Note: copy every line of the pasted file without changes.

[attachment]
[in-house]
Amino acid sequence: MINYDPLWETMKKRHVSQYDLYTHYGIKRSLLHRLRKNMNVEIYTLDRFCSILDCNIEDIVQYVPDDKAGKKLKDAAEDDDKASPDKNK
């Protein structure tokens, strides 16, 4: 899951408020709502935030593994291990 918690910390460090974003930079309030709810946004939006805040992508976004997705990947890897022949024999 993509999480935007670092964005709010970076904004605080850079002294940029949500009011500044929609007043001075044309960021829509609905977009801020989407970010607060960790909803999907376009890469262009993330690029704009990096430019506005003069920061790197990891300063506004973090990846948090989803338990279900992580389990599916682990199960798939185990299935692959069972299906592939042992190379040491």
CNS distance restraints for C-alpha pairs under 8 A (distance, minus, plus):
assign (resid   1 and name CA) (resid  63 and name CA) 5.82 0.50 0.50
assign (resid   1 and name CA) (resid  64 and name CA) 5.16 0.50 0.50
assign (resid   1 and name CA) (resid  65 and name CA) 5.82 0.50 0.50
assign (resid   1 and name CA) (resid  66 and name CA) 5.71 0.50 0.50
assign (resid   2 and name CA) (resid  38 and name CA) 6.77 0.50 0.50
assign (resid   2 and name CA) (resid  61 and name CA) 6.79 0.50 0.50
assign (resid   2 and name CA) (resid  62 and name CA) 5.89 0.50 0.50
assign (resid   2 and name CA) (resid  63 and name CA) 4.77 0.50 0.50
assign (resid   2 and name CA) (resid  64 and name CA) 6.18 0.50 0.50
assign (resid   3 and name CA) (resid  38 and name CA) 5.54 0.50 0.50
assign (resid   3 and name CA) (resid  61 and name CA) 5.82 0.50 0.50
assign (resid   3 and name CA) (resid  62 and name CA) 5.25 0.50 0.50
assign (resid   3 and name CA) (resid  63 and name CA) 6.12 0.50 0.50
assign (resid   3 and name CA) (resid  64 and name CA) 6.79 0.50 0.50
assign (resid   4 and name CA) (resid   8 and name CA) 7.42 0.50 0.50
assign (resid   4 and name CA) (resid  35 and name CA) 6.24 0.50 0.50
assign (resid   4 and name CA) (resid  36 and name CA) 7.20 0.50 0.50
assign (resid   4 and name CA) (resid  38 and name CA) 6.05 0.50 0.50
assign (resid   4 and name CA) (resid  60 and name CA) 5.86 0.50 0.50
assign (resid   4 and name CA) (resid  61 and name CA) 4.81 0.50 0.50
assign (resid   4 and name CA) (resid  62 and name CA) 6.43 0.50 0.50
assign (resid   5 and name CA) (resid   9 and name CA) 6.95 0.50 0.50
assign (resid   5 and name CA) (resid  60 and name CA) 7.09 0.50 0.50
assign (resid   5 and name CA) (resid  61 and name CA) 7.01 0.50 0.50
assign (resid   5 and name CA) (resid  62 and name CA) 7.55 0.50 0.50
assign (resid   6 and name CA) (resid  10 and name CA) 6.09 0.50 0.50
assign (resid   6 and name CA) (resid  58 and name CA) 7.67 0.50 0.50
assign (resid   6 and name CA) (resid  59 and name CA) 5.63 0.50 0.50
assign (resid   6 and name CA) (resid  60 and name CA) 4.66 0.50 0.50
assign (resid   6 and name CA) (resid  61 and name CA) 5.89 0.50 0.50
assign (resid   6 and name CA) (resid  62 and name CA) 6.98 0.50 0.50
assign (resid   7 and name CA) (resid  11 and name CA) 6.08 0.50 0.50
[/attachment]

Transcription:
[in-house]
Amino acid sequence: MINYDPLWETMKKRHVSQYDLYTHYGIKRSLLHRLRKNMNVEIYTLDRFCSILDCNIEDIVQYVPDDKAGKKLKDAAEDDDKASPDKNK
């Protein structure tokens, strides 16, 4: 899951408020709502935030593994291990 918690910390460090974003930079309030709810946004939006805040992508976004997705990947890897022949024999 993509999480935007670092964005709010970076904004605080850079002294940029949500009011500044929609007043001075044309960021829509609905977009801020989407970010607060960790909803999907376009890469262009993330690029704009990096430019506005003069920061790197990891300063506004973090990846948090989803338990279900992580389990599916682990199960798939185990299935692959069972299906592939042992190379040491």
CNS distance restraints for C-alpha pairs under 8 A (distance, minus, plus):
assign (resid   1 and name CA) (resid  63 and name CA) 5.82 0.50 0.50
assign (resid   1 and name CA) (resid  64 and name CA) 5.16 0.50 0.50
assign (resid   1 and name CA) (resid  65 and name CA) 5.82 0.50 0.50
assign (resid   1 and name CA) (resid  66 and name CA) 5.71 0.50 0.50
assign (resid   2 and name CA) (resid  38 and name CA) 6.77 0.50 0.50
assign (resid   2 and name CA) (resid  61 and name CA) 6.79 0.50 0.50
assign (resid   2 and name CA) (resid  62 and name CA) 5.89 0.50 0.50
assign (resid   2 and name CA) (resid  63 and name CA) 4.77 0.50 0.50
assign (resid   2 and name CA) (resid  64 and name CA) 6.18 0.50 0.50
assign (resid   3 and name CA) (resid  38 and name CA) 5.54 0.50 0.50
assign (resid   3 and name CA) (resid  61 and name CA) 5.82 0.50 0.50
assign (resid   3 and name CA) (resid  62 and name CA) 5.25 0.50 0.50
assign (resid   3 and name CA) (resid  63 and name CA) 6.12 0.50 0.50
assign (resid   3 and name CA) (resid  64 and name CA) 6.79 0.50 0.50
assign (resid   4 and name CA) (resid   8 and name CA) 7.42 0.50 0.50
assign (resid   4 and name CA) (resid  35 and name CA) 6.24 0.50 0.50
assign (resid   4 and name CA) (resid  36 and name CA) 7.20 0.50 0.50
assign (resid   4 and name CA) (resid  38 and name CA) 6.05 0.50 0.50
assign (resid   4 and name CA) (resid  60 and name CA) 5.86 0.50 0.50
assign (resid   4 and name CA) (resid  61 and name CA) 4.81 0.50 0.50
assign (resid   4 and name CA) (resid  62 and name CA) 6.43 0.50 0.50
assign (resid   5 and name CA) (resid   9 and name CA) 6.95 0.50 0.50
assign (resid   5 and name CA) (resid  60 and name CA) 7.09 0.50 0.50
assign (resid   5 and name CA) (resid  61 and name CA) 7.01 0.50 0.50
assign (resid   5 and name CA) (resid  62 and name CA) 7.55 0.50 0.50
assign (resid   6 and name CA) (resid  10 and name CA) 6.09 0.50 0.50
assign (resid   6 and name CA) (resid  58 and name CA) 7.67 0.50 0.50
assign (resid   6 and name CA) (resid  59 and name CA) 5.63 0.50 0.50
assign (resid   6 and name CA) (resid  60 and name CA) 4.66 0.50 0.50
assign (resid   6 and name CA) (resid  61 and name CA) 5.89 0.50 0.50
assign (resid   6 and name CA) (resid  62 and name CA) 6.98 0.50 0.50
assign (resid   7 and name CA) (resid  11 and name CA) 6.08 0.50 0.50